Warning: This post may contain spoilers for E.R. Eddison’s The Worm Ouroboros
My reading list is currently over a hundred books long (you can see it if you join me on GoodReads, or in the site’s sidebar), so just because I add a book to the list doesn’t mean that I read it immediately. However, this book was particularly intriguing to me because of its purported nature as one of the earliest works of fantasy that inspired such authors as Tolkien and CS Lewis, and so when I needed a book to read after finishing the masterpiece that was Rhythm of War, I decided to turn from one of the newest fantasy books to what could be called one of the oldest: The Worn Ouroboros. Or, the reply I got accompanied by a raised eyebrow whenever I told someone what I was reading: The Aurora Borealis?
I wasn’t quite sure what to expect going into this read, as I make something of a point not to read too many reviews before I start a new book so as to not bias myself one way or another from what other people thought. Whatever it was I expected, I found something very different. After I finished it, I did see a review that aligned this book with something like The Iliad, which I think might be the most apt comparison of which I can think. This has a very mythical feel: all of the characters are larger-than-life, both they and their enemies are exaggerated in their powers and personalities, and character arcs are largely absent.
That does not mean that the characters are not complex, however – this just don’t change very much over the course of the book. Once I got into it, I found that the story kept pulling me along, and while some of the story should have been predictable, it was an oddly refreshing experience. As I was reading, I kept picking up hints and pieces that have survived and been recycles thousands of times to make their way from this book to the newest works in the genre.
We do need to talk about the language. If you’ve been following the site for awhile, you know that I have something of a love affair with the English language. E.R. Eddison makes that relationship look like a mere passing acquaintance. The entire book is written in florid prose that takes some time and effort to unravel. The sentences don’t flow in the same way that we are accustomed to our sentences flowing, and some of the vocabulary is a bit obscure (although I only had to look up a word or two, so I wouldn’t call it intimidating or archaic, as many have). Sometimes, that made it hard to get into, but oddly enough, once I got into it, that style actually helped pull me along and keep my interested in the book. Reading could be slow-going, though, because each time I picked up the book again it took me ten minutes to set my brain to the proper rhythm for reading Eddison’s style of prose, and then something would come along and jar me out of it again, and I’d have to start all over.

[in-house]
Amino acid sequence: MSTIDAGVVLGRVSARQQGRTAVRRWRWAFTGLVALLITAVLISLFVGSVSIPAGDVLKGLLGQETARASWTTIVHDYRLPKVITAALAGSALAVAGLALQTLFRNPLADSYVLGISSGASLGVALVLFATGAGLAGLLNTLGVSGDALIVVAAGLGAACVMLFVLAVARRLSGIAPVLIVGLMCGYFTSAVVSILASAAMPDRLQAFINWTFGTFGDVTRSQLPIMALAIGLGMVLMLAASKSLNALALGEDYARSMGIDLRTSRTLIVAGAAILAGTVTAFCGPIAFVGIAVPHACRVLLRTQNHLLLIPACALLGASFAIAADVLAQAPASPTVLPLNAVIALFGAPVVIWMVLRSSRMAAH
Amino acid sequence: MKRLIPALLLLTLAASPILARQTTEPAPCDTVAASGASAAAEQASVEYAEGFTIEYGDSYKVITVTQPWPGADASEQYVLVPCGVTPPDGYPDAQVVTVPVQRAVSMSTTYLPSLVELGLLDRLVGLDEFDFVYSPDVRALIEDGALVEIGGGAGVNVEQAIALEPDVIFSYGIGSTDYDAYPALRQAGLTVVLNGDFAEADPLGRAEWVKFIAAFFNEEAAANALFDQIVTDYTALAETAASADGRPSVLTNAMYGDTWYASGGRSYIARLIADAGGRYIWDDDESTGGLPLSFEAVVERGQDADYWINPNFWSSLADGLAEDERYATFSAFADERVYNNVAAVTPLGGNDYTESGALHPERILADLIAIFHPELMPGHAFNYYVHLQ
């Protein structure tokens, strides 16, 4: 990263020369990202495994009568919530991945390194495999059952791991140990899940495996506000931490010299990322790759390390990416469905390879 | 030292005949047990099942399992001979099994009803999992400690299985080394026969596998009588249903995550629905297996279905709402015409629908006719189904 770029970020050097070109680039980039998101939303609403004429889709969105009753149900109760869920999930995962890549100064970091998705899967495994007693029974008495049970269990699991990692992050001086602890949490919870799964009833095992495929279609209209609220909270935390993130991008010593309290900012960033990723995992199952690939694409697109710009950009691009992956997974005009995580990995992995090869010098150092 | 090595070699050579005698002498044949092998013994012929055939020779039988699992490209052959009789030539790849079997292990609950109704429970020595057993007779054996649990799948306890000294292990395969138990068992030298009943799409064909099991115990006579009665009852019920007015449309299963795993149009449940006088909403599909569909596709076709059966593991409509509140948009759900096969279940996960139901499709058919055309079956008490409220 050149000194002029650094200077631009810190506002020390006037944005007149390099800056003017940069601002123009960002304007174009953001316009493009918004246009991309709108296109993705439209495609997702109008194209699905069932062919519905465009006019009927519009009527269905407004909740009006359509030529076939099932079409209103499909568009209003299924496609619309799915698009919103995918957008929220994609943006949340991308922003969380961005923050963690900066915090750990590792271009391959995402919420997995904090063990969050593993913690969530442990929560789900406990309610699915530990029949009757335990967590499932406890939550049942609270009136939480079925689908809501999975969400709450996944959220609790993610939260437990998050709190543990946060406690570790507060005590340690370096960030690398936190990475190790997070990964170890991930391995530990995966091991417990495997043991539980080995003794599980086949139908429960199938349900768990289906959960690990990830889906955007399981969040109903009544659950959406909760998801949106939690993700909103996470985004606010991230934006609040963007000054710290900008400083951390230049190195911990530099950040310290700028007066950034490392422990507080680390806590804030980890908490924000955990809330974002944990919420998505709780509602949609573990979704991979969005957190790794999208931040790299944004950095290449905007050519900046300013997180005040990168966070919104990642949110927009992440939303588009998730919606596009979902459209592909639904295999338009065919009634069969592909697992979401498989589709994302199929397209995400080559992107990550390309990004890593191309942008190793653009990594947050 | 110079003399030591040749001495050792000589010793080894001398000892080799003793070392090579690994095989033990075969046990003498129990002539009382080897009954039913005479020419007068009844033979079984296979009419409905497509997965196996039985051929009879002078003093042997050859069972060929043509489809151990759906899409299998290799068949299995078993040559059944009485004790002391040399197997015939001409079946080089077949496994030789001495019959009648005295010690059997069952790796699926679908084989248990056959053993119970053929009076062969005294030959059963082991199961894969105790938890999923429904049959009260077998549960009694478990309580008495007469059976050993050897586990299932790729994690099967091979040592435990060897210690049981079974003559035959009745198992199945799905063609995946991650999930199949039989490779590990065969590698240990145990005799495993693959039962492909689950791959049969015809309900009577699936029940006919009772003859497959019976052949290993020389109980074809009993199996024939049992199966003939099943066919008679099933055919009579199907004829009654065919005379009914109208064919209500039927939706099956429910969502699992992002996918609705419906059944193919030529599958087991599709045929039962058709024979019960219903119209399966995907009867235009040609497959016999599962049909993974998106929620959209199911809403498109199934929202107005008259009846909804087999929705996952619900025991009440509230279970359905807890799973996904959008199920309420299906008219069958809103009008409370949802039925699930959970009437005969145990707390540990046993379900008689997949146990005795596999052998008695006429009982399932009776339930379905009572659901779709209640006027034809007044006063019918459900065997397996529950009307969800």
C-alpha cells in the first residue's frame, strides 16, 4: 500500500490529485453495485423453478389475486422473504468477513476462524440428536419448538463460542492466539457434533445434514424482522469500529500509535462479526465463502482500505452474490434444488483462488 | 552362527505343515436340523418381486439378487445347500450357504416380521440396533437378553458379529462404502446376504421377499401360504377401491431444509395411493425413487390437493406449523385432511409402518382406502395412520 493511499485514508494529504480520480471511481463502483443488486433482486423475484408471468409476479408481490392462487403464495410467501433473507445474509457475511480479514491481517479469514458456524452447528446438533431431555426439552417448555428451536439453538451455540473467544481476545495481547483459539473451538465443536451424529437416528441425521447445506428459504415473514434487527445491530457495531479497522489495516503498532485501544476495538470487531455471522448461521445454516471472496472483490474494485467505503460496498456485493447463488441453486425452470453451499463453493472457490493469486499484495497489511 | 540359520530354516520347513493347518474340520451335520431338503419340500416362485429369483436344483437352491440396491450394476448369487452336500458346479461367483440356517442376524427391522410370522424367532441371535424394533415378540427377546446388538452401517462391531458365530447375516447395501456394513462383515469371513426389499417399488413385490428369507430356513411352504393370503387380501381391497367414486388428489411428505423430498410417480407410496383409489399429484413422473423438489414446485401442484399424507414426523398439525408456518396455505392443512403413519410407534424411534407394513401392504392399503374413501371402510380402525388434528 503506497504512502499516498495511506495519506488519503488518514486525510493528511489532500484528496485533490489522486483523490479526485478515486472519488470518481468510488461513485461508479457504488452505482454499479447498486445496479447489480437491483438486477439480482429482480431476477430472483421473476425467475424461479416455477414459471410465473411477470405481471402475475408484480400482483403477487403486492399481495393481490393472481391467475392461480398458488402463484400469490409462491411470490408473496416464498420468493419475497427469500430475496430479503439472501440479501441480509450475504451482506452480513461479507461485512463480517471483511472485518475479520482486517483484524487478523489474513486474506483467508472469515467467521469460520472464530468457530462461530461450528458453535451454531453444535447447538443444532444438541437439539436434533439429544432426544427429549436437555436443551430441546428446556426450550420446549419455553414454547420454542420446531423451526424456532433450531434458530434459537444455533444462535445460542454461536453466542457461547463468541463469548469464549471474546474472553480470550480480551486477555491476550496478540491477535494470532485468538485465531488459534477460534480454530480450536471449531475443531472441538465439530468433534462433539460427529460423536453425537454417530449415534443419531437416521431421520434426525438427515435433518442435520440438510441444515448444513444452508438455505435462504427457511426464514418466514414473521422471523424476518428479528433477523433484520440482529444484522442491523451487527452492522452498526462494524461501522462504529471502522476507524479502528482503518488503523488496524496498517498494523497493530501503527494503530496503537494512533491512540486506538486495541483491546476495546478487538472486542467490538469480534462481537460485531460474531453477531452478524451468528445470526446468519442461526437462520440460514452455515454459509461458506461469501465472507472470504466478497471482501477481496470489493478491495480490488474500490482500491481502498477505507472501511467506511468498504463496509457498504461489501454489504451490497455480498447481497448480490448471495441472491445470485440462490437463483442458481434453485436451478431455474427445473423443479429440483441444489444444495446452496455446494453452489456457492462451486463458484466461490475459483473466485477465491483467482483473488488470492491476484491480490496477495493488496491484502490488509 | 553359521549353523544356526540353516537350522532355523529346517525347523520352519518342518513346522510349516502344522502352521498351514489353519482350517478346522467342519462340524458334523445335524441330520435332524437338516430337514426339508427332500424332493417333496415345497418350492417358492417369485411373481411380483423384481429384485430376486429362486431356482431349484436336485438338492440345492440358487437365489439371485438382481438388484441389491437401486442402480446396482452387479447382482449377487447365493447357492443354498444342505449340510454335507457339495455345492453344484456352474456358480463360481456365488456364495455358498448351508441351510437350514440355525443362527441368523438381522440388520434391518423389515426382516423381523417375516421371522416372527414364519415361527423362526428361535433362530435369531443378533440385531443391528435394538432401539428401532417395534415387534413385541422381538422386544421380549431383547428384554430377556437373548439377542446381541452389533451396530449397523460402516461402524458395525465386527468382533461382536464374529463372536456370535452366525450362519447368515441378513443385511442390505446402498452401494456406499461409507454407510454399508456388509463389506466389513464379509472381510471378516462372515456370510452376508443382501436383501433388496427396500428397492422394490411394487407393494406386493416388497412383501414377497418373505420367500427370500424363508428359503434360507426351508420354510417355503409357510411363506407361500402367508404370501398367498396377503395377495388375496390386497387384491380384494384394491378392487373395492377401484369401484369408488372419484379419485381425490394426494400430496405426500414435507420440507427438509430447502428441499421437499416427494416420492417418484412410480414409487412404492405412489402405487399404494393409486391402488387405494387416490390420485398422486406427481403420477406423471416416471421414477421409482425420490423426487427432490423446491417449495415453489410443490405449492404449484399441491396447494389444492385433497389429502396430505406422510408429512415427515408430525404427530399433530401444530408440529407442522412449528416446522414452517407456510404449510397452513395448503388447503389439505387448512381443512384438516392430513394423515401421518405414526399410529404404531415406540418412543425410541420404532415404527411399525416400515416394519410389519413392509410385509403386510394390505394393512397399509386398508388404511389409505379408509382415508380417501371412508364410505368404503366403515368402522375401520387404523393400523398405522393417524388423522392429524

One of the oddest things about the book, at least the version that I have, is that Eddison includes a brief summary of the events of each new chapter at the beginning, right beneath the chapter title. It reminded me of the epigraphs or poems or other inserts that some authors like to include at the beginnings of their chapters, but I’m not sure what these summaries accomplished, other than to tempt the more impatient readers to just skip from chapter to chapter by reading the summaries.
I have to say that I liked this book. I enjoyed picking out those traits that I could see evolving into modern fantasy, I appreciated how the linguistic style forced me to slow down and really dig deeply into the writing, and the story, for all its relative simplicity compared to the often intricate plots and sub-plots and twists and turns of more modern literature, was oddly compelling. Despite that, I’m not sure that I can recommend this book, at least not unilaterally. It was a very different experience from almost anything else that I’ve read. So I suppose if you’re in the mood for something a little eccentric, a) you’ve come to the right place, here at IGC Publishing, and b) you should consider trying The Worm Ouroboros.
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